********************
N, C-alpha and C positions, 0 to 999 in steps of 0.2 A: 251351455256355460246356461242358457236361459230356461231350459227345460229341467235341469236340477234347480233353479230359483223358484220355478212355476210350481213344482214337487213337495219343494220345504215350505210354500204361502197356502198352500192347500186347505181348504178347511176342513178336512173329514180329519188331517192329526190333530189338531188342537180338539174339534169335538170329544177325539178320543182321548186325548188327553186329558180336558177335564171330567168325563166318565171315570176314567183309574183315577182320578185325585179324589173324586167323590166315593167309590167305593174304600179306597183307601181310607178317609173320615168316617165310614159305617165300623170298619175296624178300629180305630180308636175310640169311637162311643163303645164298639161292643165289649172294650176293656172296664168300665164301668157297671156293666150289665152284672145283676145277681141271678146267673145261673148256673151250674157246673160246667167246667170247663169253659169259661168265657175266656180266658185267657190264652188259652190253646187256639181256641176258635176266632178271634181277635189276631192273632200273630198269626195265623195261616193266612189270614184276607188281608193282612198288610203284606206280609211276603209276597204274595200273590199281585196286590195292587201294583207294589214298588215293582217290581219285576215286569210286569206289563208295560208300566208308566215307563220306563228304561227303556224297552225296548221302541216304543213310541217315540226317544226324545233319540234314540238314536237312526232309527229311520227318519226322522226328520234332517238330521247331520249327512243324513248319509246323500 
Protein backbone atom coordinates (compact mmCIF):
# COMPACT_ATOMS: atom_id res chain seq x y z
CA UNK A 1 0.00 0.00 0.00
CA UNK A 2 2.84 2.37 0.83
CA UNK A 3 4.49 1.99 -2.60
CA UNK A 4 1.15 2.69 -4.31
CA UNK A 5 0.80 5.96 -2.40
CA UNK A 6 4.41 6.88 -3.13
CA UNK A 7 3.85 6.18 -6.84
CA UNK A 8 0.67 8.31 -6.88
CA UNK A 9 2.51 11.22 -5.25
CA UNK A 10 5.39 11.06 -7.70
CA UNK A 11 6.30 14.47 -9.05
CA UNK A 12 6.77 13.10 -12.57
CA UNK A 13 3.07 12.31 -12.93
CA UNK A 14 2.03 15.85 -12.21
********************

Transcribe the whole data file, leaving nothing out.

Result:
N, C-alpha and C positions, 0 to 999 in steps of 0.2 A: 251351455256355460246356461242358457236361459230356461231350459227345460229341467235341469236340477234347480233353479230359483223358484220355478212355476210350481213344482214337487213337495219343494220345504215350505210354500204361502197356502198352500192347500186347505181348504178347511176342513178336512173329514180329519188331517192329526190333530189338531188342537180338539174339534169335538170329544177325539178320543182321548186325548188327553186329558180336558177335564171330567168325563166318565171315570176314567183309574183315577182320578185325585179324589173324586167323590166315593167309590167305593174304600179306597183307601181310607178317609173320615168316617165310614159305617165300623170298619175296624178300629180305630180308636175310640169311637162311643163303645164298639161292643165289649172294650176293656172296664168300665164301668157297671156293666150289665152284672145283676145277681141271678146267673145261673148256673151250674157246673160246667167246667170247663169253659169259661168265657175266656180266658185267657190264652188259652190253646187256639181256641176258635176266632178271634181277635189276631192273632200273630198269626195265623195261616193266612189270614184276607188281608193282612198288610203284606206280609211276603209276597204274595200273590199281585196286590195292587201294583207294589214298588215293582217290581219285576215286569210286569206289563208295560208300566208308566215307563220306563228304561227303556224297552225296548221302541216304543213310541217315540226317544226324545233319540234314540238314536237312526232309527229311520227318519226322522226328520234332517238330521247331520249327512243324513248319509246323500 
Protein backbone atom coordinates (compact mmCIF):
# COMPACT_ATOMS: atom_id res chain seq x y z
CA UNK A 1 0.00 0.00 0.00
CA UNK A 2 2.84 2.37 0.83
CA UNK A 3 4.49 1.99 -2.60
CA UNK A 4 1.15 2.69 -4.31
CA UNK A 5 0.80 5.96 -2.40
CA UNK A 6 4.41 6.88 -3.13
CA UNK A 7 3.85 6.18 -6.84
CA UNK A 8 0.67 8.31 -6.88
CA UNK A 9 2.51 11.22 -5.25
CA UNK A 10 5.39 11.06 -7.70
CA UNK A 11 6.30 14.47 -9.05
CA UNK A 12 6.77 13.10 -12.57
CA UNK A 13 3.07 12.31 -12.93
CA UNK A 14 2.03 15.85 -12.21